Greetings, Agents of Impact!
Featured: The Transition
AI’s killer app: Guiding humanity through the climate challenge. The power of artificial intelligence (as well as its potentially massive energy consumption and carbon emissions) has been the talk of the COP28 global climate summit underway in Dubai. The US is leading an effort “to put AI for climate literally into the text of the outcomes here at this COP,” US deputy climate envoy Rick Duke said in a panel discussion. Calling Sam Altman: By applying AI to meet the greatest existential threat facing humanity, AI can absolve itself of itself being the greatest existential threat to humanity. In other words, ask not what artificial intelligence can do for the climate, ask what the climate challenge can do for AI.
- Use cases. At COP28, corporate backers such as Google and Microsoft, and global consultancies like BCG and PwC have been touting the efficiencies made possible in emissions monitoring and reduction, disaster forecasting and recovery, and decarbonizing industrial processes. AI-driven insights, for example, have enabled American Airlines to cut its planet-heating contrails by more than half. Google claims its Maps users have avoided more than 2.6 million tons of greenhouse gasses since the introduction of AI-powered eco-friendly routing two years ago. Al Gore’s Climate Trace tool tracks detailed emissions from more than 350 million sites thanks to AI and a network of satellites.
- Social intelligence. A bigger prize would be forging a global consensus on the path forward and the most urgent action items. To test that hypothesis, ImpactAlpha put some questions to ClimateGPT, a custom-built generative AI chatbot developed by Erasmus.ai that aims to enhance “climate social intelligence.” Right now, “the world is not on track to make the necessary changes” to limit warming to 1.5 degrees Celsius, it declared. So should we just give up? “No, we should not give up… It is up to us to implement these changes.” Does “us” include the ClimateGPT chatbot? “No… The changes needed to limit global warming to 1.5 degrees Celsius must be made by real people, such as governments, businesses and individuals.”
- Keep reading, “AI’s killer app: Guiding humanity through the climate challenge,” by David Bank and Amy Cortese on ImpactAlpha.
Dealflow: Sustainable Forests
The Russell Family Foundation offers up $3.5 million for sustainable food, energy and infrastructure. The largest chunk of funding was a $2.3 million mission-aligned investment in Timberland Investment Group, an investment division of Brazilian bank BTG Pactual that manages more than three million acres of timberland in the US and Latin America. TIG is working in partnership with The Nature Conservancy to establish science-based climate and conservation targets for the US portion of its $5.7 billion timber portfolio. It’s also working with Conservation International on a $1 billion, five-year investment strategy for forest protection and restoration in Latin America.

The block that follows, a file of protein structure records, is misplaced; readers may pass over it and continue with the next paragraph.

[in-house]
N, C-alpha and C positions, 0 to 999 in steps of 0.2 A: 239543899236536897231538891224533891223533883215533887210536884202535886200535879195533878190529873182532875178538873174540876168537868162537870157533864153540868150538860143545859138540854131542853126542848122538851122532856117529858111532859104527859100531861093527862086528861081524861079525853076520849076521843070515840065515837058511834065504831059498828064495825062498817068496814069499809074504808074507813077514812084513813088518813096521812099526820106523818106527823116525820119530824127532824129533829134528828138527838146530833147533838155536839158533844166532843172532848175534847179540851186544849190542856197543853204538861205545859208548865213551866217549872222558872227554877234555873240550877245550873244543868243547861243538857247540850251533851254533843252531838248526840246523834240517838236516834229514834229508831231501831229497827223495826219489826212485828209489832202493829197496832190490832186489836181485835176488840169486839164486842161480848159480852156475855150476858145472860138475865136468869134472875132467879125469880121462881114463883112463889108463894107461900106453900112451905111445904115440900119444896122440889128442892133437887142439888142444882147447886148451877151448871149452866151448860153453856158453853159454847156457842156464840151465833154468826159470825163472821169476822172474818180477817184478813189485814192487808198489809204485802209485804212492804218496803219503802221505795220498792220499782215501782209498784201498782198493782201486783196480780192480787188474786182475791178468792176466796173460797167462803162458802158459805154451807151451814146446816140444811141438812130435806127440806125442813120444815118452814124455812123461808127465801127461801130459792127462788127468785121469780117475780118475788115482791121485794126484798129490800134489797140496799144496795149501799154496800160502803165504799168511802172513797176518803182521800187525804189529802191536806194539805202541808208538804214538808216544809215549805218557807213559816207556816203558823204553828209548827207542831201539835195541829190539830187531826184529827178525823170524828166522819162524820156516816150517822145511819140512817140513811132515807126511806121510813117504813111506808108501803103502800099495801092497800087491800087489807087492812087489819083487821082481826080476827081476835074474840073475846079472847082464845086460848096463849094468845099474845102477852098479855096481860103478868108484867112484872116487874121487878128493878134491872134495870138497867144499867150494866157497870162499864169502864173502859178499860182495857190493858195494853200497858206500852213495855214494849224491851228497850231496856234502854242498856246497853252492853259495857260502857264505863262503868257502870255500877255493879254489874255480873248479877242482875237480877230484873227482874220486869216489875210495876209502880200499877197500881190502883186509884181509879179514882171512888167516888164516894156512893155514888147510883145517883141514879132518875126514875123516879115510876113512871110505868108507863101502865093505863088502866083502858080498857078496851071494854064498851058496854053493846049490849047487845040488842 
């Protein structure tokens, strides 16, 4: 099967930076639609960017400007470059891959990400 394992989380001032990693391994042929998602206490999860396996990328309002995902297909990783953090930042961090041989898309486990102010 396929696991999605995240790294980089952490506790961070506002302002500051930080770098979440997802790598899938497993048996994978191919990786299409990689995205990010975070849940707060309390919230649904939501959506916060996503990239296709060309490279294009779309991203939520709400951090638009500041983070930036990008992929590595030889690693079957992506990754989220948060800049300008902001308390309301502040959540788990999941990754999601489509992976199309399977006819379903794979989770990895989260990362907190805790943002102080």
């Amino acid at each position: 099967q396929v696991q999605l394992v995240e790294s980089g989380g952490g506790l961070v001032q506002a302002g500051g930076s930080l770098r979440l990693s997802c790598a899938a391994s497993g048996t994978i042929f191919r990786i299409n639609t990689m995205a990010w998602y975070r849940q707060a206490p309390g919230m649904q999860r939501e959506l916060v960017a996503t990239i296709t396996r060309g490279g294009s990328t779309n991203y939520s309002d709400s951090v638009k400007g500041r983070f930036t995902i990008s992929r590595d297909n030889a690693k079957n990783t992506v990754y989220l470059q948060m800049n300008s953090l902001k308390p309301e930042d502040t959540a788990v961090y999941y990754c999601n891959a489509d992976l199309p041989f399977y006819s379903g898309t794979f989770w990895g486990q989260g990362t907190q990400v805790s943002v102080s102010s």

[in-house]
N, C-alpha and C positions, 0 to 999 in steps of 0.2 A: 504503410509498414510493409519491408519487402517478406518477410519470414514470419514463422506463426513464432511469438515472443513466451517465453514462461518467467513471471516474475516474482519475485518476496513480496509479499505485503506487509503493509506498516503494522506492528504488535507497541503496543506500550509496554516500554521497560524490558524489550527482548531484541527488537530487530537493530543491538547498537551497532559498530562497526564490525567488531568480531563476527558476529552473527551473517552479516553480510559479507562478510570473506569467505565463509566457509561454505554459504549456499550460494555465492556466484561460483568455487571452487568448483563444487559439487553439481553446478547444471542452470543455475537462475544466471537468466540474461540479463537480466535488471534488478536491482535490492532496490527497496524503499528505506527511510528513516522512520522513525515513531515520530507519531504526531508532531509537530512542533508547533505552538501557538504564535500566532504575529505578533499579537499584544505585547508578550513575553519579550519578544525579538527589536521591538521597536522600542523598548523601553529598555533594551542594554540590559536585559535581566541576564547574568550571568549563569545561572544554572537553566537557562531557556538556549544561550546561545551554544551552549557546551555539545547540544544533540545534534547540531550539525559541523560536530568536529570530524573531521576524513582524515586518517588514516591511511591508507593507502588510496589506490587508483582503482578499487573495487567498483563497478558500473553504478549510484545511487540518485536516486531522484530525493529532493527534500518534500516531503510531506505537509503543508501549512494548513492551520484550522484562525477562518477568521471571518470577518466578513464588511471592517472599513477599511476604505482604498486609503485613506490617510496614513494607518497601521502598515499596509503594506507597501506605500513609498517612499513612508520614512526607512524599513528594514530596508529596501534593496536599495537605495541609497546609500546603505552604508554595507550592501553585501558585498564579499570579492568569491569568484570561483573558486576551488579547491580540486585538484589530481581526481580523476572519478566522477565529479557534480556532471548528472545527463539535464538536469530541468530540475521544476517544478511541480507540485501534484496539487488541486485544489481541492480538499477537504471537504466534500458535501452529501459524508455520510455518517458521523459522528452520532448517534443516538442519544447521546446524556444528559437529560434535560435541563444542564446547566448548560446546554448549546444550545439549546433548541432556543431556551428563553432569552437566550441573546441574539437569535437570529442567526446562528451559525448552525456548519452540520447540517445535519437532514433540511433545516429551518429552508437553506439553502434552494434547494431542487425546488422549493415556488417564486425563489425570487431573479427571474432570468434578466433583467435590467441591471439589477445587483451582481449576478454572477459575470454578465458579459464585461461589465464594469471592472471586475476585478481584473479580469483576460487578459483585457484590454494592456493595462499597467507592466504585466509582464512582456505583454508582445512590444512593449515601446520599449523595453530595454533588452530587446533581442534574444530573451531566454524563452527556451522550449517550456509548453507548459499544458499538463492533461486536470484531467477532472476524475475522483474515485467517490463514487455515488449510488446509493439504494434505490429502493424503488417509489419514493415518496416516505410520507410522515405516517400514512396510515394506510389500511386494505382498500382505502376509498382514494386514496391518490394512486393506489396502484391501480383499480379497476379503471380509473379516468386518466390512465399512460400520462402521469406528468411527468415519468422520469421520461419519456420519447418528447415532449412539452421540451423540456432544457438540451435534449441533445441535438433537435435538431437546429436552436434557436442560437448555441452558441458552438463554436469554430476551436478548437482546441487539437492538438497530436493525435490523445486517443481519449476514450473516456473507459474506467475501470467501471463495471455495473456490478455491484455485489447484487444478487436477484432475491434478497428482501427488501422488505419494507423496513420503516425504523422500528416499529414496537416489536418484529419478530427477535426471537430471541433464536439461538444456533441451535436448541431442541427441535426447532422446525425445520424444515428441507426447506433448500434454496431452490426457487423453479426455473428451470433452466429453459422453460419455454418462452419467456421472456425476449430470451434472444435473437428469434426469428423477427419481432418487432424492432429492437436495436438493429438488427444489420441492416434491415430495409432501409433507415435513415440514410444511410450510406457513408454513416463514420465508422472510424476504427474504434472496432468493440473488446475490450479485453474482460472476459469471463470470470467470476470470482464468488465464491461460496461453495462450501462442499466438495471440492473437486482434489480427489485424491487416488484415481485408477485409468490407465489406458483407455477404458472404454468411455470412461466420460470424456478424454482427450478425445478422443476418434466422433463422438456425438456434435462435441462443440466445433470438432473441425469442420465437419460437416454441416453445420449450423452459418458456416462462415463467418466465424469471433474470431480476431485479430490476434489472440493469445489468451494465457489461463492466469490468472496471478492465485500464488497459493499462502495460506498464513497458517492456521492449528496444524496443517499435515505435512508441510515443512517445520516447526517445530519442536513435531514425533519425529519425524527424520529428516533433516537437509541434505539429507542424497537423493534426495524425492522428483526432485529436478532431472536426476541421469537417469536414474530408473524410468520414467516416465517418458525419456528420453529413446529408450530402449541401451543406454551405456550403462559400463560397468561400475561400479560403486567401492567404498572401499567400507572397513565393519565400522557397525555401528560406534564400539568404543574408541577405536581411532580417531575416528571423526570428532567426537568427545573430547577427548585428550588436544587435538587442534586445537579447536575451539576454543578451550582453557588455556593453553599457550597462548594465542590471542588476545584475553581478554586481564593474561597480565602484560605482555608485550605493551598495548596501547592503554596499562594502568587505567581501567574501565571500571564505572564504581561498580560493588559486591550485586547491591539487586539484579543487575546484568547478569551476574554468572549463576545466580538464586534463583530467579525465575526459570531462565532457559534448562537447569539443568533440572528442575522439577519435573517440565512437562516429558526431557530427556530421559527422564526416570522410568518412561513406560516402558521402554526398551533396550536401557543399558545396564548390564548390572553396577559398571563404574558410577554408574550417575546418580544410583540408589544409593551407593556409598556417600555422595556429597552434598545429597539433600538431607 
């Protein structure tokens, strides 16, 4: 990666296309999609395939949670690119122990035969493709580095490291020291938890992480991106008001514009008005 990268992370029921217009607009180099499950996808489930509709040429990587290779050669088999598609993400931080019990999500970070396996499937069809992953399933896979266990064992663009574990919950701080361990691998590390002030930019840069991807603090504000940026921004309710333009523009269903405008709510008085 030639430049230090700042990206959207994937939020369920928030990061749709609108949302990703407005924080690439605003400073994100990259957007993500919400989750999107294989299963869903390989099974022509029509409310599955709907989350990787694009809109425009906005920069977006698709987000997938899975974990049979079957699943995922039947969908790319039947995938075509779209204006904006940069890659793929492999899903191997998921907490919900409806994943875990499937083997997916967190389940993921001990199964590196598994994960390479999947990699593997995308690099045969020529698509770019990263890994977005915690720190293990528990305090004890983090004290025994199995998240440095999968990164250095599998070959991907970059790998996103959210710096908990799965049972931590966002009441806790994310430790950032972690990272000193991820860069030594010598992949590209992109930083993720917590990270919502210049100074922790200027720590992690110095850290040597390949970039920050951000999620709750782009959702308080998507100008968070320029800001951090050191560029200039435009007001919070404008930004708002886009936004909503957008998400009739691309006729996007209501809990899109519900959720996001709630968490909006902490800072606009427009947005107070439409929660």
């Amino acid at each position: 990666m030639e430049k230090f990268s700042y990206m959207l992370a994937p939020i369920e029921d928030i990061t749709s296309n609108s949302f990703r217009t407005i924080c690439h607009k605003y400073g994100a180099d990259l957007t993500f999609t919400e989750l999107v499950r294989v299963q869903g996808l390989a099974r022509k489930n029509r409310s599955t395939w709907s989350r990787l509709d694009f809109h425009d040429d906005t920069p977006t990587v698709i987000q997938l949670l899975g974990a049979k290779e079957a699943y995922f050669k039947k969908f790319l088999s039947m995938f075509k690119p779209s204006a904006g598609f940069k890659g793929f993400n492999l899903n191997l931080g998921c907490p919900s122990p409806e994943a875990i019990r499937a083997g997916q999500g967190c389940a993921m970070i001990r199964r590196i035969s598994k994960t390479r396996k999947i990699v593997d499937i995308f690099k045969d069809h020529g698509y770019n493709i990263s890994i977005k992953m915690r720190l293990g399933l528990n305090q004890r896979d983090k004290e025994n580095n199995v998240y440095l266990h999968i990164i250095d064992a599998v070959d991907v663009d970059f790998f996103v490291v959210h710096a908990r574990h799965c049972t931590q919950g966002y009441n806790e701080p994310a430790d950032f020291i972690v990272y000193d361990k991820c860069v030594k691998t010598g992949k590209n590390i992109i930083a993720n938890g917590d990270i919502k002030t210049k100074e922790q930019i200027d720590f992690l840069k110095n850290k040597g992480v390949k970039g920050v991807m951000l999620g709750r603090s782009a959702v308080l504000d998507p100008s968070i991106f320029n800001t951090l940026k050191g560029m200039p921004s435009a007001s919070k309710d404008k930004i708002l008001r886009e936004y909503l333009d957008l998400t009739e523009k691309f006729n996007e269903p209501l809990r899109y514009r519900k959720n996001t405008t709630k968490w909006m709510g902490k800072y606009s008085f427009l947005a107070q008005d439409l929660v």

- Catalytic grants. The Russell Family Foundation, based in Gig Harbor, Wash., also wrote more than $730,000 in climate-focused grants to 15 organizations. Nearly three-quarters of the funding was directed through its year-old Food for Climate Solutions program to help local farms shift to regenerative practices. Recipients include Community to Community, a women-led organization for Latino and Indigenous farmworker activism and rights, and Kulshan Carbon Trust, which is exploring the impact and revenue potential of biochar use on farms in Washington state.
- Green infrastructure. The foundation also invested $500,000 in Generate Capital, an infrastructure investor and owner that in January raised $880 million for green hydrogen, microgrids, waste-to-fuel and other green projects. TRFF’s Kathleen Simpson said the Generate and TIG investments support the foundation’s 2025 investment goal of transitioning “an additional 15% of assets toward more climate solutions-oriented decarbonization technologies and nature-based strategies.” The foundation, which has roughly $100 million in assets, aims to achieve net zero across its portfolio by 2030.
- Check it out.
Congruent Ventures rakes in $275 million for its third climate tech fund. The San Francisco-based fund received bids of more than a half-billion dollars from endowments, sovereign wealth funds, foundations and pension plans, including California State Teachers’ Retirement System. Congruent’s Joshua Posamentier said the firm turned down $300 million of investor interest to maintain a fund size that can support early-climate entrepreneurs. Institutional investors, “cannot find managers or funds, which can logically absorb the amount of capital they want to put out into the ecosystem,” Congruent’s Abe Yokell told ImpactAlpha. “We’re coming out of emerging manager jail and that is what is allowing us to convert all these limited partners we’ve been speaking with for years.”